The head of the UN offered us beds (for a price, of course), but I couldn’t leave the rest of the team with no word of our whereabouts – especially since the occupants of one of the other cars were my parents and I knew they were freaking out! 🙂 And so, off we went again, this time with a new passenger, a young Uzbek UN worker with a crush on me… Thankfully I didn’t find that out until later in our adventures. (This is where it becomes important to remember that 1/2 to 2/3 of the backseat was filled with stuff. The car was now quite crowded!)

We drove around town a while longer, stopping occasionally at various locations to check one thing or another. Honestly, I’m not really sure what happened during these stops because as a girl, I was told to stay in the car at all times. I do know that, at each place with a telephone, a call was made to the sister of our young UN friend, who spoke English. During these calls, the phone would be passed back and forth between my friend, the driver, and the young man so that the sister could translate conversations for them.

Finally, we ended up at the home of our young friend. We met his sister, and were given some small snacks and probably some more tea while he called back to the UN to see if there had been any new information discovered. Lo and behold, they had tracked down the other cars, and we had an address! As we began to make our way outside to pile into the car one last time, the young lady who had been so helpful began to ask if I was married or had a boyfriend because her brother… I made my apologies that I really needed to be on my way, and while I am very grateful for all of their help, I didn’t think it would work out. I must find and talk to my parents, after all!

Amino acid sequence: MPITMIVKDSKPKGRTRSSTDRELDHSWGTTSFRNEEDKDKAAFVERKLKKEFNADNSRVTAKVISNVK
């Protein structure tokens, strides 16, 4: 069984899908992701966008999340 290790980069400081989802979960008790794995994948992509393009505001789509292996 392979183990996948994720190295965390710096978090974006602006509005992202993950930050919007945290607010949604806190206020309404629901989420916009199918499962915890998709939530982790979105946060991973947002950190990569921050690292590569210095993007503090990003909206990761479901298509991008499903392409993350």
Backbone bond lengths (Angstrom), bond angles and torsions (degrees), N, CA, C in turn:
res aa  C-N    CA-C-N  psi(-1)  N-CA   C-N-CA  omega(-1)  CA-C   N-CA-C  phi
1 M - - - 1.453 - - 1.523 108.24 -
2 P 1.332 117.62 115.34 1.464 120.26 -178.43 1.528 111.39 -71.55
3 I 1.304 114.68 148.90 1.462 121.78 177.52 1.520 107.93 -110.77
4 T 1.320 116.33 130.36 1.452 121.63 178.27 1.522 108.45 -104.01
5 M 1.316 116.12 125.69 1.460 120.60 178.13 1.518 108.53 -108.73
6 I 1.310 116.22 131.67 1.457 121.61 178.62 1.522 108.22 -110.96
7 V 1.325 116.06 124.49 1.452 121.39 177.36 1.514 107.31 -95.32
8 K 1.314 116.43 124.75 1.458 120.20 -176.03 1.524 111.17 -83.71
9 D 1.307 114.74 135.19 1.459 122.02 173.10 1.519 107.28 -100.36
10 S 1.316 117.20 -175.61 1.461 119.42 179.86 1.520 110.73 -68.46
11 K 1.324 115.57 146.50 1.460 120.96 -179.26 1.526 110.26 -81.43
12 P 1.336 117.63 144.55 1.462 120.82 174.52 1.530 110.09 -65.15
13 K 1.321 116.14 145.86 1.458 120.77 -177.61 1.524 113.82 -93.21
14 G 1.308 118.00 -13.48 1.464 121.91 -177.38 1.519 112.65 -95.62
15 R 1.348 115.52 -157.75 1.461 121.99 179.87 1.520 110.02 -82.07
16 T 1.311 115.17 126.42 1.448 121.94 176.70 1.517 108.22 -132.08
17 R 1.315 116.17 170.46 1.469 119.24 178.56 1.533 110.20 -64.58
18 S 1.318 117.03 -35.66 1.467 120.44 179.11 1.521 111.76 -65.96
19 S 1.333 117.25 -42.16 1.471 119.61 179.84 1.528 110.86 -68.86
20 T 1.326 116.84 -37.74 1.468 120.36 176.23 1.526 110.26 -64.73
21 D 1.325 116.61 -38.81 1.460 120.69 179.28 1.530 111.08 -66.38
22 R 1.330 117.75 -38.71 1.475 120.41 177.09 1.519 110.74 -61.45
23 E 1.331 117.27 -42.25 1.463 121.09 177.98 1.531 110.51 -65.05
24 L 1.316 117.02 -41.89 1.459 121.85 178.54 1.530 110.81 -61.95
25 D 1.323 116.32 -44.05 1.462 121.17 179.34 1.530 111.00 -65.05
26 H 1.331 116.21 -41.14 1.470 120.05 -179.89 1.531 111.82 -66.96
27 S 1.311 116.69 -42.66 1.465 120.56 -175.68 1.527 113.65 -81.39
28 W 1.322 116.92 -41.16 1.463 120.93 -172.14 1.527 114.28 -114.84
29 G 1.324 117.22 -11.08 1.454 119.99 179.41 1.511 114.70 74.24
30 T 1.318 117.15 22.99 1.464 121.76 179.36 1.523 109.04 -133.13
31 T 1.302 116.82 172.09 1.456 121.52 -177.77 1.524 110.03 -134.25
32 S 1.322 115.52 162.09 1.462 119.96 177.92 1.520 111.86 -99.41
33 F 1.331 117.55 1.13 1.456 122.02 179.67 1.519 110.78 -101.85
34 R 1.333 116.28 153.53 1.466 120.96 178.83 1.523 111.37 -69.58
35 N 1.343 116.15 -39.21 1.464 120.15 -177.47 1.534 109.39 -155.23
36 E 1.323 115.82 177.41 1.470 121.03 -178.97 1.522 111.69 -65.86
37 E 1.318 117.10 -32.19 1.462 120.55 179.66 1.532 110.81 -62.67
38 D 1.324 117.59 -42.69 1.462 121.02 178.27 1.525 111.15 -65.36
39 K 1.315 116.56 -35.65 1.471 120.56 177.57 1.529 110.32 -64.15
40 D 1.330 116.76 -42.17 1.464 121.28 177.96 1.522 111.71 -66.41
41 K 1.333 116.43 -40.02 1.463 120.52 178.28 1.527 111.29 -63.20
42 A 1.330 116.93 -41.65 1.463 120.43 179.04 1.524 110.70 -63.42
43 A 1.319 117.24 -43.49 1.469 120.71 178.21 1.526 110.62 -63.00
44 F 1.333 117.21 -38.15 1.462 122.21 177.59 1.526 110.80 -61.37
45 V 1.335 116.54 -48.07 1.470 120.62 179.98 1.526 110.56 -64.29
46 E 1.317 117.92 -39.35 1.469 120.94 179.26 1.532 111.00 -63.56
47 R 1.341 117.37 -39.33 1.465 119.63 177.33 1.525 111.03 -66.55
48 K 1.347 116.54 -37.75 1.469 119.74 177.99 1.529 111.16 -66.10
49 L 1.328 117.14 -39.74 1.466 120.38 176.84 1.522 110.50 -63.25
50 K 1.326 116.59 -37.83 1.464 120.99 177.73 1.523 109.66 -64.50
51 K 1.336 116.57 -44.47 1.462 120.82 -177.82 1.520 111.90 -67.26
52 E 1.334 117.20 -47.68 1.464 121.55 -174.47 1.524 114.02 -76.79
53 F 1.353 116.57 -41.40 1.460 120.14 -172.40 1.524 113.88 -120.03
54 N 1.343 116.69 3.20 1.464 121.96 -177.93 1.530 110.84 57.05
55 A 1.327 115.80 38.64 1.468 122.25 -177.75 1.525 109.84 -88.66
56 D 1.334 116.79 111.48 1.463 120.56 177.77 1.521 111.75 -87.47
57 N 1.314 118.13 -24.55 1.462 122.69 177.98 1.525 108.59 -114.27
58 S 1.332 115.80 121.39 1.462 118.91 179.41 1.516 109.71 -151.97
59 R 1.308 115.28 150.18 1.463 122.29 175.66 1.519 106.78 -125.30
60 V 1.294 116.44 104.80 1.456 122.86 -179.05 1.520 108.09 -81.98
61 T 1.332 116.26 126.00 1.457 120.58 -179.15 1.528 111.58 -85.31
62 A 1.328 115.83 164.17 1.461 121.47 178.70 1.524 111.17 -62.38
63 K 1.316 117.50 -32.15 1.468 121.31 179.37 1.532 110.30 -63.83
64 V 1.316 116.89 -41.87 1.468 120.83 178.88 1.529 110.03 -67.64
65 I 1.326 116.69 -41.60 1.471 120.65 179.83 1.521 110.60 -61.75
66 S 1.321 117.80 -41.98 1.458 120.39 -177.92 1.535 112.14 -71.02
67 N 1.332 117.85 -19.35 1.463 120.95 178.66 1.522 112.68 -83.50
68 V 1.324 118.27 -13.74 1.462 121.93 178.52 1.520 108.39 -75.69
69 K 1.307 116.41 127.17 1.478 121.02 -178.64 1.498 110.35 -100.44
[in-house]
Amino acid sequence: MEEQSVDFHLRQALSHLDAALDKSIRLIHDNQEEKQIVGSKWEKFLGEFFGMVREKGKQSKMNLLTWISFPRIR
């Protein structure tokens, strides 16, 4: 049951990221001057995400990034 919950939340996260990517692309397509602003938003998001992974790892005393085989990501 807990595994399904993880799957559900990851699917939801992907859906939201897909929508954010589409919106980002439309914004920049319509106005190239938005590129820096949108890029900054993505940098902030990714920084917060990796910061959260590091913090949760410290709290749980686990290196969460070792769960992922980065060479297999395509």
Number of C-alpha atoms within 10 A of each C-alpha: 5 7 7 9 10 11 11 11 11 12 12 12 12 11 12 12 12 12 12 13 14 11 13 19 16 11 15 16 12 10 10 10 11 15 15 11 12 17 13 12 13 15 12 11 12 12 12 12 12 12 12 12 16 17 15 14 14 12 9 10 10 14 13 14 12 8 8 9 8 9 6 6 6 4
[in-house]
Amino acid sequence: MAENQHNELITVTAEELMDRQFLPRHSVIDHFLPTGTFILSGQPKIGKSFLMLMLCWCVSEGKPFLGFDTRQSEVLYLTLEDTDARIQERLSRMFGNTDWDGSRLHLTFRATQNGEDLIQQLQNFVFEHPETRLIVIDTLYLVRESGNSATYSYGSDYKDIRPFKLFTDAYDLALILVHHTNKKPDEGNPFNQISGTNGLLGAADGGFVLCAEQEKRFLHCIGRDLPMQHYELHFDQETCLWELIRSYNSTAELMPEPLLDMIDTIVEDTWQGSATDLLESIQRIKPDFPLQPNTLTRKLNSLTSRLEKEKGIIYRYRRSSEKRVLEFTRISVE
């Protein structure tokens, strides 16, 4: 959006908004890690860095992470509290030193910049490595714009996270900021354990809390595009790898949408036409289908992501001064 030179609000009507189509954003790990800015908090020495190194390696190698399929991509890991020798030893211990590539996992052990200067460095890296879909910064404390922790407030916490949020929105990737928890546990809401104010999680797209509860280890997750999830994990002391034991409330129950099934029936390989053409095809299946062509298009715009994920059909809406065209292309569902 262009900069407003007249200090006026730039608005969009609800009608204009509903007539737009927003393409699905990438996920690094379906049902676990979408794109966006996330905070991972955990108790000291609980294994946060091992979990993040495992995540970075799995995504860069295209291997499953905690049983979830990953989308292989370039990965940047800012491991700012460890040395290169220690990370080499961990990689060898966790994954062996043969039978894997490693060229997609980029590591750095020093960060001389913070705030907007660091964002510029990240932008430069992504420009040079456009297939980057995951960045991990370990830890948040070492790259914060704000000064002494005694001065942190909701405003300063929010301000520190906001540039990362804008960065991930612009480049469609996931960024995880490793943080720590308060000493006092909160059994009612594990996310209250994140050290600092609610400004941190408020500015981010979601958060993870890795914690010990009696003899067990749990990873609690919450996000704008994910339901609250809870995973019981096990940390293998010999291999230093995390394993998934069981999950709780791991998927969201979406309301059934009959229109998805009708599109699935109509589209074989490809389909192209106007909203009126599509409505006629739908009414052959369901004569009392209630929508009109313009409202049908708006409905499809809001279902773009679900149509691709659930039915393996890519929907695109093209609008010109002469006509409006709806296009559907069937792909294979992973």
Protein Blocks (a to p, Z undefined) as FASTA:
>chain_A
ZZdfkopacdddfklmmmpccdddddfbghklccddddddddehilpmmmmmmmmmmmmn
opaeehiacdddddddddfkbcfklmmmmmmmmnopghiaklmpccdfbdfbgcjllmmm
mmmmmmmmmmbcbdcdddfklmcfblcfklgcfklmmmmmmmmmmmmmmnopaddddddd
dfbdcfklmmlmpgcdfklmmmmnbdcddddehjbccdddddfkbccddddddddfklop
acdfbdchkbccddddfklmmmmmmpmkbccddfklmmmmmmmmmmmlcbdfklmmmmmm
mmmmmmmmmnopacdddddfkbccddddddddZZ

At long last, we were reunited with the rest of the team at midnight! 15 hours, very little food or drink, a LOT of praying, and quite an adventure later, we were where we were supposed to be.

Come to find out, the other cars, though they had been separated most of the day, arrived in town at about the same time. They connected at the checkpoint and were able to figure out fairly quickly where to take their passengers – though they had not been given the address either. They arrive at the guesthouse not too long before we pulled into town and began the craziness. They stood outside for a while, hoping that we might happen by. (They assumed that since their drivers didn’t know where to go, that ours would not either.)

Unfortunately, they had moved inside to wait, worry, and pray mere minutes before we pulled up at the Red Crescent Society, ACROSS THE STREET from the guesthouse!

Though not the most fun I had ever had at the time, this will probably always be one of my favorite stories. God was good, and protected us, not to mention the lessons I learned in the process. Lessons such as, if possible, never get into a taxi without knowing the destination, always make sure you have at least a small amount of currency for wherever you are, always have the personal contact number of SOMEONE, and always find the fun in every situation, even the unscheduled adventures! 🙂